Other obvious elements of a sociological biography of Smith’s prophetic career would include the long-established notions of charismatic authority and its organizational consequences, prophetic leadership in the founding and early development of new religious movements, and the transformation and accommodation of new religious movements over time. Additional conceptual themes—such as reference groups, plausibility structures, identity formation, utopian social movements, deviance labeling, and inter-group conflict—have clear and significant application to Joseph Smith and the religious movement he founded. These are issues and ideas that have been theoretically and empirically pursued by sociologists of religion for close to a hundred years, from Max Weber (1978) to Rodney Stark (1999, 2005), Armand Mauss (1984), Kendall White (1987), the two of us (2015), and a multitude of other scholars as well.
In conclusion it should be said that whatever methodological or theoretical shortcomings can be adduced from a sociological standpoint, Richard Bushman’s biography of Joseph Smith is a landmark study of the Mormon prophet, one that substantially expands our understanding and human appreciation—whether believers, skeptics, or nonbelievers—of the founder of a contemporary, international faith. If and when a sociological study of Smith’s life and prophetic career as Mormonism’s founder is ever attempted, it should exploit the vast collection of historical material already aggregated and rendered by Professor Bushman (and other skilled Mormon historians). But such a study should be guided by a theoretical framework that aims to produce an entirely neutral, naturalistic explanation of his history and accomplishments—an analysis that systematically assesses rather than simply narrates the relative influence of Smith’s social networks over time, including his family, peers, antagonists, and the accumulation of critical turning point events in nineteenth-century frontier America that led him to take certain directions in life rather than others.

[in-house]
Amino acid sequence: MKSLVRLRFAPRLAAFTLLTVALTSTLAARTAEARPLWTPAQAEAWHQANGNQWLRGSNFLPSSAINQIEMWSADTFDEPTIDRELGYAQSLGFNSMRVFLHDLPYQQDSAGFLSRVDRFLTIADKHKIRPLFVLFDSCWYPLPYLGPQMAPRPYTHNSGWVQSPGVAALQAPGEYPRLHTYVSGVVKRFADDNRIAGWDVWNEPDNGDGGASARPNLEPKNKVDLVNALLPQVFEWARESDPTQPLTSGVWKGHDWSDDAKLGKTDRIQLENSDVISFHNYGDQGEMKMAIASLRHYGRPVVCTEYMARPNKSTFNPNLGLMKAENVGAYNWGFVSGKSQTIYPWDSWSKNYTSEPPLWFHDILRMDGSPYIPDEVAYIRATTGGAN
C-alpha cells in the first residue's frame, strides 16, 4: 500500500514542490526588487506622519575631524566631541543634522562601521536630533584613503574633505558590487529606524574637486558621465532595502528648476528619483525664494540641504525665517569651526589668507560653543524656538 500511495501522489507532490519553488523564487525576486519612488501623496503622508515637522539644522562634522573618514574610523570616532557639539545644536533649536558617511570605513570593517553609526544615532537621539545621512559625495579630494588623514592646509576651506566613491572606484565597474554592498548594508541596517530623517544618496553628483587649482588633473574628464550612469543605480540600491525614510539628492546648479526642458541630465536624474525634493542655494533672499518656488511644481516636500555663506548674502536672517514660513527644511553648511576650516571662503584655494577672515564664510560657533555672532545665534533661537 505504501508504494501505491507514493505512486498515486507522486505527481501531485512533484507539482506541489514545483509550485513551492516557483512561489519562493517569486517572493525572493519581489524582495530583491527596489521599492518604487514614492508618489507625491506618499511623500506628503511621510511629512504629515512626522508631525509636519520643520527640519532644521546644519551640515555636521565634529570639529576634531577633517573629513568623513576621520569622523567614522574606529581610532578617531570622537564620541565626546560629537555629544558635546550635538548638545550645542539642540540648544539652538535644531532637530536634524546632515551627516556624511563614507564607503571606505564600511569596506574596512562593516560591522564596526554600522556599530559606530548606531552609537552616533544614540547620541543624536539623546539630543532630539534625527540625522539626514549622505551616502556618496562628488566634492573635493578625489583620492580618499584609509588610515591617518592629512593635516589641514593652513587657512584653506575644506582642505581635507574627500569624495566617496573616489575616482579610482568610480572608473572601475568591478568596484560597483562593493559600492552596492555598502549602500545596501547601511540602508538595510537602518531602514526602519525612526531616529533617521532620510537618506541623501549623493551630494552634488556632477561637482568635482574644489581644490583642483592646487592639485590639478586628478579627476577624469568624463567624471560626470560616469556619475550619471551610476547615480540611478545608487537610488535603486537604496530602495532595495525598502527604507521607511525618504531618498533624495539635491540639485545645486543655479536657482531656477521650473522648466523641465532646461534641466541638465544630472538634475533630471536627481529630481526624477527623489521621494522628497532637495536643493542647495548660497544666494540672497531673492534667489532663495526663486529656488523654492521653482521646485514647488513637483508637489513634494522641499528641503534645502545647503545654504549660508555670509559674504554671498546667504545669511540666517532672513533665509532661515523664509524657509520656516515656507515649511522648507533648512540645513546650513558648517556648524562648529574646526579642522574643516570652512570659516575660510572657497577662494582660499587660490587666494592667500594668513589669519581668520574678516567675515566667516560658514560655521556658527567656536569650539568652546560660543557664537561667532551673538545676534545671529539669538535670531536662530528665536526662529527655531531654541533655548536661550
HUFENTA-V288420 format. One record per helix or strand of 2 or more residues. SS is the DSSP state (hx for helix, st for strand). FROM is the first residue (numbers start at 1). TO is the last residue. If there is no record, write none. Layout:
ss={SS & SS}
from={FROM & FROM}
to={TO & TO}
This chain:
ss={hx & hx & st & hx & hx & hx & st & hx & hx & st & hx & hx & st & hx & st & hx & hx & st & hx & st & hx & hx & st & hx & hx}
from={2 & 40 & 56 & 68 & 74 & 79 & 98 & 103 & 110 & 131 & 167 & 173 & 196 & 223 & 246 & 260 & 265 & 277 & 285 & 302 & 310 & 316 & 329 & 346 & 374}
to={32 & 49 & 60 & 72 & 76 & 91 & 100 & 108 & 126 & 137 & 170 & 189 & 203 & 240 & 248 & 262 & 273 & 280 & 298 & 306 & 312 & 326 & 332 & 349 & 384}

Theoretical elements of a genuinely sociological biography of Joseph Smith (such as a typology of prophecy and revelation as outlined above, or pursuing leads suggested by C. Wright Mills, Norman Denzin, and Arland Thornton) should lead to additional hypotheses whose value could be tested comparatively for a better understanding of the similarities and differences between Mormonism’s founder and the founders of other visionary religions. A rigorous sociological biography would not, however, presume to stand as the definitive word on the life of Joseph Smith that somehow satisfies both believers and non-believer critics who are preoccupied with the question of the religious authenticity of his prophetic claims. Such a book lies outside the boundaries of social science analysis and, indeed, would appear to be a contradiction in terms.